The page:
OIL METERING INJECTORS - each of the 4 injectors has a vacuum line that connects to a round gang block, and from there it connects with a larger vacuum hose to the upper intake manifold.

        PRIMARY INJECTOR BLEED SOCKET - there is a vacuum nipple in the middle of the bottom of the intake manfold, near where the primary injectors are. This vacuum hose goes to the upper intake manifold. This line actually pulls vacuum from *before* the throttle plates, and uses this differential pressure to help atomize fuel at certain conditions. This is a Good Thing. Just run the hose like stock, and make sure it goes to the same vacuum nipple on the upper intake manifold as stock.

        SECONDARY INJECTOR BLEED SOCKET - this is only on the '89-91 cars. There is a vacuum line going between the two secondary injector's bleed sockets, and another one sticking out to the side of the #2 secondary injector. Leave that vacuum line, and hook the side nipple up to the upper intake manifold like stock. Again, this is to help with atomization.

        PCV SYSTEM - now we're getting complicated . This is the Positive Crankcase Ventilation System, which is there because the oiling system generates pressure which needs to be bled off - it can't be a sealed system. Stock, the system is fed back into the intake, and some residual oil is pulled into the intake, dirtying intercoolers and throttle bodies . On the TurboII, the nipples to be concerned with are just below the oil fill cap, and where the oil fill neck meets the block. The NA's only have the one where the fill neck meets the block (I think). This HAS to be vented - if you cap it up, you will pressurize the crankcase, which can lead to smoking and all kinds of weird problems. Venting it to atmosphere is the easiest solution, but will over time make a mess, as excess oil comes out of the nipple. The right way is to use a catch can that has a filter on it to catch the excess blow-by. Jaz makes a tiny catchcan that works great - Jeg's carries it.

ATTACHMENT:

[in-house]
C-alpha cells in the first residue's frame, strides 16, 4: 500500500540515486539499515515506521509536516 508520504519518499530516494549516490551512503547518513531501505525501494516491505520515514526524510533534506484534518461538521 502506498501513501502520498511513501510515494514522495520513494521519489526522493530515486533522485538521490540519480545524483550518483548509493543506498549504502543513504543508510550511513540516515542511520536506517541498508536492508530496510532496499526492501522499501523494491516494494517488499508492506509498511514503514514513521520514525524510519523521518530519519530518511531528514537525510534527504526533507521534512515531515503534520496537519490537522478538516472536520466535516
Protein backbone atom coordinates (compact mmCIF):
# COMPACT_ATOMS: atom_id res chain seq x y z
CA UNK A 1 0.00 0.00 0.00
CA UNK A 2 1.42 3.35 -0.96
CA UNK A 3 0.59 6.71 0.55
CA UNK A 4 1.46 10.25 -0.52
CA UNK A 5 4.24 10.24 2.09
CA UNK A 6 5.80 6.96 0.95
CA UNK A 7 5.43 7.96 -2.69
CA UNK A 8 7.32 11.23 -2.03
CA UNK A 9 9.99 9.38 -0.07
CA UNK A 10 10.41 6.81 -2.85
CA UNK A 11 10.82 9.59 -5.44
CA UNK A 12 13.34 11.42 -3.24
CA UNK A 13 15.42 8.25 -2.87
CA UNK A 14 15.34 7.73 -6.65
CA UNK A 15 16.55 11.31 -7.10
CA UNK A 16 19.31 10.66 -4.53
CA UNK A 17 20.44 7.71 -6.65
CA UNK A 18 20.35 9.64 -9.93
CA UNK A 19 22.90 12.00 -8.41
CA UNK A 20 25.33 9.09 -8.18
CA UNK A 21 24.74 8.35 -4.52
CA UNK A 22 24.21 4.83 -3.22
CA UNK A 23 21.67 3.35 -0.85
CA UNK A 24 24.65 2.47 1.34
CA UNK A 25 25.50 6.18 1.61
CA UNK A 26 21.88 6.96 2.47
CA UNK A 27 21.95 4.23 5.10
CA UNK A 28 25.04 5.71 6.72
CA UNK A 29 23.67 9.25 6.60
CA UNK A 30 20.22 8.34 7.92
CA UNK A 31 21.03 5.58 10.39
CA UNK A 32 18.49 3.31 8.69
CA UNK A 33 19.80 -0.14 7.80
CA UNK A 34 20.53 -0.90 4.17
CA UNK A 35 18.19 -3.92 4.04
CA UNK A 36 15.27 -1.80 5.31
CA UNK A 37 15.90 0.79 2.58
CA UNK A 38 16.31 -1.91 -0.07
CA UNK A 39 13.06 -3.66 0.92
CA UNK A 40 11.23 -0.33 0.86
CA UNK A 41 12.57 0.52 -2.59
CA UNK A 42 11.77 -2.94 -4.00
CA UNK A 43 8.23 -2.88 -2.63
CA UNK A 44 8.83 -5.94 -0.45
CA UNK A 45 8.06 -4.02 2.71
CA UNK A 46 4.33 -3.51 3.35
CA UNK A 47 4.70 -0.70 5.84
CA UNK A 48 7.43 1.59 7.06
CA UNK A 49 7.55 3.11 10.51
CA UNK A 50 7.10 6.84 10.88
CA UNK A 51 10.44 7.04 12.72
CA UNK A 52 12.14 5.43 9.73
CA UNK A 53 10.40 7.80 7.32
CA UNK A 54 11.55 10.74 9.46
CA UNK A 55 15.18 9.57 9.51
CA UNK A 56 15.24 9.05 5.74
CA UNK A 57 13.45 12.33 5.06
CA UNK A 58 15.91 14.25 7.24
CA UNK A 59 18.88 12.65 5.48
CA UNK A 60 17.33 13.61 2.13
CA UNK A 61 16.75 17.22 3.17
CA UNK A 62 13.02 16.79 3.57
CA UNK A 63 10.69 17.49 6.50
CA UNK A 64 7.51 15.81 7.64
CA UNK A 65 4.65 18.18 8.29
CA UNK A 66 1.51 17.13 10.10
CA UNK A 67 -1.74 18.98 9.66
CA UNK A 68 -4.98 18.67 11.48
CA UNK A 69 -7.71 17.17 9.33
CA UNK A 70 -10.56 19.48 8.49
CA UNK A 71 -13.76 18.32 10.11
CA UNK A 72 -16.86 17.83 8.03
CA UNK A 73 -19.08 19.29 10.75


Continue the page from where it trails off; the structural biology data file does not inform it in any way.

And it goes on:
FUEL LINES - you will be running the fuel lines along a longer run. Run a line from the fuel filter to the primary fuel rail, and run a line from the secondary fuel rail to the metal nipple that heads back to the tank. Use ONLY fuel injection rated hose, 5/16" ID, and you need about 6 feet worth to do the job. Zip tie the hoses together and keep it tidy - you don't want them rubbing against things or the like.

        SOLENOID PLUGS - when you remove all the solenoids, you will have a number of spare plugs. The ECU doesn't care at all - you won't get a code or anything. Just tuck them out of the way somewhere.

        BOOST CONTROL SOLENOID - this is only on '89-91 Turbos. If you're at the point where you're removing the solenoid rack, your car is modified, and you need to ditch this anyhow - it will give you some serious overboosting problems. Remove it, and cap the hole on the turbo inlet duct and the nipple on the metal hard line that feeds the wastegate actuator.

        That's all I have off the top of my head . If I think of other issues, I'll post - if you have any questions, I'll see if I can help.


        • #5
          hey, thanks man. Your like a rotary expert if thats off the top of your head. I'll try to do some of those thing like relocation of the gas lines and,probly try to remove at least most of the vaccuum lines. I was talking to someone that had the same car and motor as me and he had his motor (13B) down to 3 vaccuum lines. Is that even possible with the rotary?....thanks agian


          • #6
            yup, i've got it down to that.


            • #7
              I've got my turbo II down to just 5, If you remove all the emmisions crap and convert to premix you can really get rid of alot of junk.


              • #8
                got a question about the catch u go from the oil filler nipple to the can....from the can to the nipple thats below oil filler(which is on the block) with a vented can?